NEW YORK (
) -- Former Massachusetts Gov. Mitt Romney spoke to a room of people in Keene, N.H. on Wednesday to address questions about taxes, "Obamacare" and the health care plan he enacted as a governor.
Romney initially sidestepped a question about legendary investor
Warren Buffett's recent op-ed article advocating raising taxes on the super-rich, instead talking about
other candidates' proposals for a flat tax.
The problem with flat taxes is that "they tend to lower the taxes for the very high-income people," Romney said. "I'm not looking to get wealthy people a tax cut, I'm trying to get little people to have a brighter future."
But Romney eventually circled back to the Buffett question but offered little of substance, saying: "Warren Buffett, bless his heart, I'm happy to sit down and discuss
taxes with him."
States rights were central to Romney's town hall-style discussion about taxes and health care as he said that if elected president he would oppose Obamacare and grant a waiver to all 50 states. He also said that he'd take dollars the federal government spends on Medicaid and let the states allocate the funds.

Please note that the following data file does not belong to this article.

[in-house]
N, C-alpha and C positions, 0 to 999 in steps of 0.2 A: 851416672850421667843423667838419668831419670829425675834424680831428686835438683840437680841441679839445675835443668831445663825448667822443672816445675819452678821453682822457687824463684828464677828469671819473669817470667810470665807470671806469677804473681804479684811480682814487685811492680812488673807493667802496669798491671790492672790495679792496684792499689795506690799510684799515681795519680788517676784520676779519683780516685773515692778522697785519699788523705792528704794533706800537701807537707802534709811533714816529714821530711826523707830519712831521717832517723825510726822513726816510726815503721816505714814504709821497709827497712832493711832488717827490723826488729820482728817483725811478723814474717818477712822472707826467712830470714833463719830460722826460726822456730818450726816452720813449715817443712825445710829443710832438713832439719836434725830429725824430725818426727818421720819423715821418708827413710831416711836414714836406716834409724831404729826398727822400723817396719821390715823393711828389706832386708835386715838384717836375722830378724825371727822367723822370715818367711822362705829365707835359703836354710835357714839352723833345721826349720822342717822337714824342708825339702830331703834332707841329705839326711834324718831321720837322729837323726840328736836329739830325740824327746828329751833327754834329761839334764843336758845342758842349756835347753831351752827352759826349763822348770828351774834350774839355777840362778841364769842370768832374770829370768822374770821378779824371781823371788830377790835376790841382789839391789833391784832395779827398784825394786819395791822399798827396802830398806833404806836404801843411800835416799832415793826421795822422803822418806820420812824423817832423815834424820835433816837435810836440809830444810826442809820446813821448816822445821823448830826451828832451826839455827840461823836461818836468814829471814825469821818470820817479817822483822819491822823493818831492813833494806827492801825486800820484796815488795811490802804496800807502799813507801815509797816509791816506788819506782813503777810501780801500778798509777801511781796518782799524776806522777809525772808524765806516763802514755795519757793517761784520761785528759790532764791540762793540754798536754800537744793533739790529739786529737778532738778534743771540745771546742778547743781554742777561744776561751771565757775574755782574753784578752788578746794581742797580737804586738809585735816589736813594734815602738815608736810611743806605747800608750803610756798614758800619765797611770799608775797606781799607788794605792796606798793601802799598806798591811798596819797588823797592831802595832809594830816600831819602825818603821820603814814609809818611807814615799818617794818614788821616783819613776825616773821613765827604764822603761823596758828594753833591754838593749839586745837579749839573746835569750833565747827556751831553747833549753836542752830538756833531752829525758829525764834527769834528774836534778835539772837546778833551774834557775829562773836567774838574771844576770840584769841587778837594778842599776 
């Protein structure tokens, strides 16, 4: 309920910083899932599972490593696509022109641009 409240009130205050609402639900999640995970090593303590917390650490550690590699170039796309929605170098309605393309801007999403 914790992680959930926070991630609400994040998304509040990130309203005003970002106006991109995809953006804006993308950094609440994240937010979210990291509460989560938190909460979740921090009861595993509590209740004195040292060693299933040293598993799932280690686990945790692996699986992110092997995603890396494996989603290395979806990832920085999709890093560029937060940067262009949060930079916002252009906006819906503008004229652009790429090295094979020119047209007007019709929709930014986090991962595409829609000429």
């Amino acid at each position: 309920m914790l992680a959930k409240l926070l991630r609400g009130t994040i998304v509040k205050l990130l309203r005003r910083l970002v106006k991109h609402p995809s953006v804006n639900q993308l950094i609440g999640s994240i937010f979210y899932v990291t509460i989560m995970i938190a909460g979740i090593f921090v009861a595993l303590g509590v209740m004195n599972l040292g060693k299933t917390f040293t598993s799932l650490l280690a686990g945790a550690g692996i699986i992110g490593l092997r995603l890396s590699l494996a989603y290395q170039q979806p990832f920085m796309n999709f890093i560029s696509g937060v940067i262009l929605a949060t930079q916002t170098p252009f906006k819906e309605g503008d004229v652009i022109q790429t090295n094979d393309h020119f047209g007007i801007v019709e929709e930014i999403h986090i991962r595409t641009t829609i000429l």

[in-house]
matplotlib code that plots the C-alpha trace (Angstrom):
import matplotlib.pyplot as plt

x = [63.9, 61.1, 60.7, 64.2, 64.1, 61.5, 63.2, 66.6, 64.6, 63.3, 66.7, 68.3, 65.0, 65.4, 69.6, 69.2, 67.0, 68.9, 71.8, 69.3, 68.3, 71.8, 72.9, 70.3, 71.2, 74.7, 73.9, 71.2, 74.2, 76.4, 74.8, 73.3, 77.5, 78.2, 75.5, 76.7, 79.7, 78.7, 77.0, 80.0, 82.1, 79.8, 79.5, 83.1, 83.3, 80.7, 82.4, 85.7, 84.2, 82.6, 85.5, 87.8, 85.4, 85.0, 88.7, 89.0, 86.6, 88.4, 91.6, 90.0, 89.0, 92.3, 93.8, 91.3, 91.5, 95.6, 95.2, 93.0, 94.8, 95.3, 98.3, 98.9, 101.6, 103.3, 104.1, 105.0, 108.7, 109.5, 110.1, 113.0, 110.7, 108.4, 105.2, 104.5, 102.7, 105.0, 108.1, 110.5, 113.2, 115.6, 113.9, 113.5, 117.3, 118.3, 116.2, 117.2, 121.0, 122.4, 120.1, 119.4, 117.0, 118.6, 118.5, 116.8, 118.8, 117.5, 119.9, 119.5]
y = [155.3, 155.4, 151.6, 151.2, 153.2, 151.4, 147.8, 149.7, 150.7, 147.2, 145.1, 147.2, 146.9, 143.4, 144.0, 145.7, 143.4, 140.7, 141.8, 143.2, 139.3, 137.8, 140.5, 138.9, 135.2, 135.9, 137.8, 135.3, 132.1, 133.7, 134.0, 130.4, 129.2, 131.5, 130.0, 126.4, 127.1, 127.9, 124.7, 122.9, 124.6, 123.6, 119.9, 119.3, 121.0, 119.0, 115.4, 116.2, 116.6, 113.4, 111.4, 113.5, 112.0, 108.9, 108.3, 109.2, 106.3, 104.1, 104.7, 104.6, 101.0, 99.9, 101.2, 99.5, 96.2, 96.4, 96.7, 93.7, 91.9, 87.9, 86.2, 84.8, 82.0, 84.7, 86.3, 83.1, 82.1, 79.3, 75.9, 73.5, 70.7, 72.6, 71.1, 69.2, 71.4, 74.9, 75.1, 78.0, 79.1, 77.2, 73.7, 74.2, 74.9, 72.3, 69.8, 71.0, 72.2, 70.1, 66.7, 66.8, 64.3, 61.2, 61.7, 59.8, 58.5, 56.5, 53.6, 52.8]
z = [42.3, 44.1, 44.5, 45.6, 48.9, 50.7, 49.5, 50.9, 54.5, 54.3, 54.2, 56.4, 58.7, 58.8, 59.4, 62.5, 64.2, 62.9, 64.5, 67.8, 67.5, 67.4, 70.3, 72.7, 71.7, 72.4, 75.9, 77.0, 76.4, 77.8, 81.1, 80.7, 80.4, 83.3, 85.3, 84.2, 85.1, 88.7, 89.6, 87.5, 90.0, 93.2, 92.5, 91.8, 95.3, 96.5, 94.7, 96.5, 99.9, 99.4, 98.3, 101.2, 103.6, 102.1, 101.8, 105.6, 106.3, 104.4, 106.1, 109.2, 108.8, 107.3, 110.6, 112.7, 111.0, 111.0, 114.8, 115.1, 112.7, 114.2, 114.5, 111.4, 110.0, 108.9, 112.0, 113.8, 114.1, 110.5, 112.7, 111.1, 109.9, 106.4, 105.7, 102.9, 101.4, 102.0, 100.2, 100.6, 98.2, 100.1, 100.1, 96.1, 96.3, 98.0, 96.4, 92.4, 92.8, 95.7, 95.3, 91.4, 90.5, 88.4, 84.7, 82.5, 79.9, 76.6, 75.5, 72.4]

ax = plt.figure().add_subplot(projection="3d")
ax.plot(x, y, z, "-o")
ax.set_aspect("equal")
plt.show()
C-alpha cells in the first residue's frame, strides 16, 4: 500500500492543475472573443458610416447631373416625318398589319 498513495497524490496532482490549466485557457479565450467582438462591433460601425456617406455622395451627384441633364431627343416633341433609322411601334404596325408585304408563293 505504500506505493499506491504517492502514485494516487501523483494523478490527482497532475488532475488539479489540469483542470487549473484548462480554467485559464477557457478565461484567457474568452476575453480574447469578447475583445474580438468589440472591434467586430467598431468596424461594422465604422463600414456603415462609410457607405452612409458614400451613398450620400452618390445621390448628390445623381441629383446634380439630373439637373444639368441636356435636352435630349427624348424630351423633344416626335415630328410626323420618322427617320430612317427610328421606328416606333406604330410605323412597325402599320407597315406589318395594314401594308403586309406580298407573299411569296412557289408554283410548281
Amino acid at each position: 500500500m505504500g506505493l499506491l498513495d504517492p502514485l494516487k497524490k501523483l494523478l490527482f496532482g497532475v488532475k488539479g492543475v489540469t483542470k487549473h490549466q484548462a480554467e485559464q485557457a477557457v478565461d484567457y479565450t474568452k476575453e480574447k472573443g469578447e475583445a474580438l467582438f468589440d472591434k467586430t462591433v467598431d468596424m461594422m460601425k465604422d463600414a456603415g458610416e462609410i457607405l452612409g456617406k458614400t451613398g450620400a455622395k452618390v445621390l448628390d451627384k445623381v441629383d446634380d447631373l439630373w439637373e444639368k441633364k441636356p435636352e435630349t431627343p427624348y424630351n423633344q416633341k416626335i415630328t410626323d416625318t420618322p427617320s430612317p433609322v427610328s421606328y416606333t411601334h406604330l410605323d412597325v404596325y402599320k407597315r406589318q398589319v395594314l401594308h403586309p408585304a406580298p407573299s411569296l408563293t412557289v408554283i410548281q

One attendee asked the former
executive if he regretted the decision to ratify the Massachusetts health care insurance reform law, which essentially required the state's residents to at least have health insurance coverage with the state government -- similar to the health care proposal President Barack Obama signed into law in 2010.
"What we did in Massachusetts I won't apologize for, because it was right for Massachusetts," Romney said. "It wasn't perfect...
but I will oppose Obamacare."
-- Written by Joe Deaux in New York.
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